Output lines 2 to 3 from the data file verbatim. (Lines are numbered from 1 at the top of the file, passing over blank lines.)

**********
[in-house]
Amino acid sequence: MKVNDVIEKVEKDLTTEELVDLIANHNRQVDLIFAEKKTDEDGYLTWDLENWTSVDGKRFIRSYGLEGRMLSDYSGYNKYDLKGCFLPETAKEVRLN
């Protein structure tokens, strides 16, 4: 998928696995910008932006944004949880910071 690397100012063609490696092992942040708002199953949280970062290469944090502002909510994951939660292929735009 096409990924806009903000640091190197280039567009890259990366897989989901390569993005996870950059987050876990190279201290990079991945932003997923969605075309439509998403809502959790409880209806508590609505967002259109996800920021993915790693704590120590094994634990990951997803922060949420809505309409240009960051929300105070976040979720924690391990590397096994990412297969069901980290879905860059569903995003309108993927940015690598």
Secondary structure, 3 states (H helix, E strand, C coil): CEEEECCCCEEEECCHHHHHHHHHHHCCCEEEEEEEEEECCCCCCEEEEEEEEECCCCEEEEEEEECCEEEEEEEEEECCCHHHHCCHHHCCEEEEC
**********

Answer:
Amino acid sequence: MKVNDVIEKVEKDLTTEELVDLIANHNRQVDLIFAEKKTDEDGYLTWDLENWTSVDGKRFIRSYGLEGRMLSDYSGYNKYDLKGCFLPETAKEVRLN
């Protein structure tokens, strides 16, 4: 998928696995910008932006944004949880910071 690397100012063609490696092992942040708002199953949280970062290469944090502002909510994951939660292929735009 096409990924806009903000640091190197280039567009890259990366897989989901390569993005996870950059987050876990190279201290990079991945932003997923969605075309439509998403809502959790409880209806508590609505967002259109996800920021993915790693704590120590094994634990990951997803922060949420809505309409240009960051929300105070976040979720924690391990590397096994990412297969069901980290879905860059569903995003309108993927940015690598």